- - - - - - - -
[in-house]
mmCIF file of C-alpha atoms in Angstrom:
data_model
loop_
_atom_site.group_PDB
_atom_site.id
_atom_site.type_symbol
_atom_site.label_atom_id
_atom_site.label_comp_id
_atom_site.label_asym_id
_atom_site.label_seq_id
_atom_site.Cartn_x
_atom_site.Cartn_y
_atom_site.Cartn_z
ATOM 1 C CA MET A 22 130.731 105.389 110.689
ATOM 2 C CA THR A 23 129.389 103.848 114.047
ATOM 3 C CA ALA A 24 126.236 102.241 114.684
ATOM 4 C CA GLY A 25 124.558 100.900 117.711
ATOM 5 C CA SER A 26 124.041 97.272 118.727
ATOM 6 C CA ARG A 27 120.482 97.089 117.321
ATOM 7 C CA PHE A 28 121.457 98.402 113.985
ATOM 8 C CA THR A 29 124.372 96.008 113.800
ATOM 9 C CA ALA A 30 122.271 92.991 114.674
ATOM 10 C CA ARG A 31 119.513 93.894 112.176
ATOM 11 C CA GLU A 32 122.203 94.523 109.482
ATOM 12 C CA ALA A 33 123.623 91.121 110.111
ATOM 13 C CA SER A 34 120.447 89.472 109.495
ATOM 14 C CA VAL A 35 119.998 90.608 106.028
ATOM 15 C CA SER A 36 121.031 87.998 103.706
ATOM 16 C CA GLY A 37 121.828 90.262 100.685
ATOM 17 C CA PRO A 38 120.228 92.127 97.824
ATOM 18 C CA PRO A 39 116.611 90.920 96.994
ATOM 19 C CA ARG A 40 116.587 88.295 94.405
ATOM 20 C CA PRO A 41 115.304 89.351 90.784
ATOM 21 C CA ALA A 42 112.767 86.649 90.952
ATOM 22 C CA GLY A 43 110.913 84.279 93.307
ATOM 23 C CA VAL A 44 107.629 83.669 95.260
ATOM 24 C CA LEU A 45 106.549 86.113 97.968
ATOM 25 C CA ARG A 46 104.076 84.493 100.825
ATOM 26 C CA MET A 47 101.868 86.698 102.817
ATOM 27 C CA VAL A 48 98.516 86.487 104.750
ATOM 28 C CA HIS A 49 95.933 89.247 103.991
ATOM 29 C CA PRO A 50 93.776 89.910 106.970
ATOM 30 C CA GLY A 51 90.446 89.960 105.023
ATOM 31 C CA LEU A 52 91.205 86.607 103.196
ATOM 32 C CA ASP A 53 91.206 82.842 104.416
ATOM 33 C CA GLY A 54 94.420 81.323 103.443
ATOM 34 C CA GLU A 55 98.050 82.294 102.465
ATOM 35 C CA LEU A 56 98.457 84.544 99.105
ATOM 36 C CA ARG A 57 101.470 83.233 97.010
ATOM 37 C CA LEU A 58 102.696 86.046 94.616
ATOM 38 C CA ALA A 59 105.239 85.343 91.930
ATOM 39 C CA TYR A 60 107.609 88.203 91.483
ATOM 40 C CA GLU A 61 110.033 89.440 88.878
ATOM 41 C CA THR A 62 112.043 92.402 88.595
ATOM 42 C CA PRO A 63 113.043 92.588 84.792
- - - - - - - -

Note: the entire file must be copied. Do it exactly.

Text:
[in-house]
mmCIF file of C-alpha atoms in Angstrom:
data_model
loop_
_atom_site.group_PDB
_atom_site.id
_atom_site.type_symbol
_atom_site.label_atom_id
_atom_site.label_comp_id
_atom_site.label_asym_id
_atom_site.label_seq_id
_atom_site.Cartn_x
_atom_site.Cartn_y
_atom_site.Cartn_z
ATOM 1 C CA MET A 22 130.731 105.389 110.689
ATOM 2 C CA THR A 23 129.389 103.848 114.047
ATOM 3 C CA ALA A 24 126.236 102.241 114.684
ATOM 4 C CA GLY A 25 124.558 100.900 117.711
ATOM 5 C CA SER A 26 124.041 97.272 118.727
ATOM 6 C CA ARG A 27 120.482 97.089 117.321
ATOM 7 C CA PHE A 28 121.457 98.402 113.985
ATOM 8 C CA THR A 29 124.372 96.008 113.800
ATOM 9 C CA ALA A 30 122.271 92.991 114.674
ATOM 10 C CA ARG A 31 119.513 93.894 112.176
ATOM 11 C CA GLU A 32 122.203 94.523 109.482
ATOM 12 C CA ALA A 33 123.623 91.121 110.111
ATOM 13 C CA SER A 34 120.447 89.472 109.495
ATOM 14 C CA VAL A 35 119.998 90.608 106.028
ATOM 15 C CA SER A 36 121.031 87.998 103.706
ATOM 16 C CA GLY A 37 121.828 90.262 100.685
ATOM 17 C CA PRO A 38 120.228 92.127 97.824
ATOM 18 C CA PRO A 39 116.611 90.920 96.994
ATOM 19 C CA ARG A 40 116.587 88.295 94.405
ATOM 20 C CA PRO A 41 115.304 89.351 90.784
ATOM 21 C CA ALA A 42 112.767 86.649 90.952
ATOM 22 C CA GLY A 43 110.913 84.279 93.307
ATOM 23 C CA VAL A 44 107.629 83.669 95.260
ATOM 24 C CA LEU A 45 106.549 86.113 97.968
ATOM 25 C CA ARG A 46 104.076 84.493 100.825
ATOM 26 C CA MET A 47 101.868 86.698 102.817
ATOM 27 C CA VAL A 48 98.516 86.487 104.750
ATOM 28 C CA HIS A 49 95.933 89.247 103.991
ATOM 29 C CA PRO A 50 93.776 89.910 106.970
ATOM 30 C CA GLY A 51 90.446 89.960 105.023
ATOM 31 C CA LEU A 52 91.205 86.607 103.196
ATOM 32 C CA ASP A 53 91.206 82.842 104.416
ATOM 33 C CA GLY A 54 94.420 81.323 103.443
ATOM 34 C CA GLU A 55 98.050 82.294 102.465
ATOM 35 C CA LEU A 56 98.457 84.544 99.105
ATOM 36 C CA ARG A 57 101.470 83.233 97.010
ATOM 37 C CA LEU A 58 102.696 86.046 94.616
ATOM 38 C CA ALA A 59 105.239 85.343 91.930
ATOM 39 C CA TYR A 60 107.609 88.203 91.483
ATOM 40 C CA GLU A 61 110.033 89.440 88.878
ATOM 41 C CA THR A 62 112.043 92.402 88.595
ATOM 42 C CA PRO A 63 113.043 92.588 84.792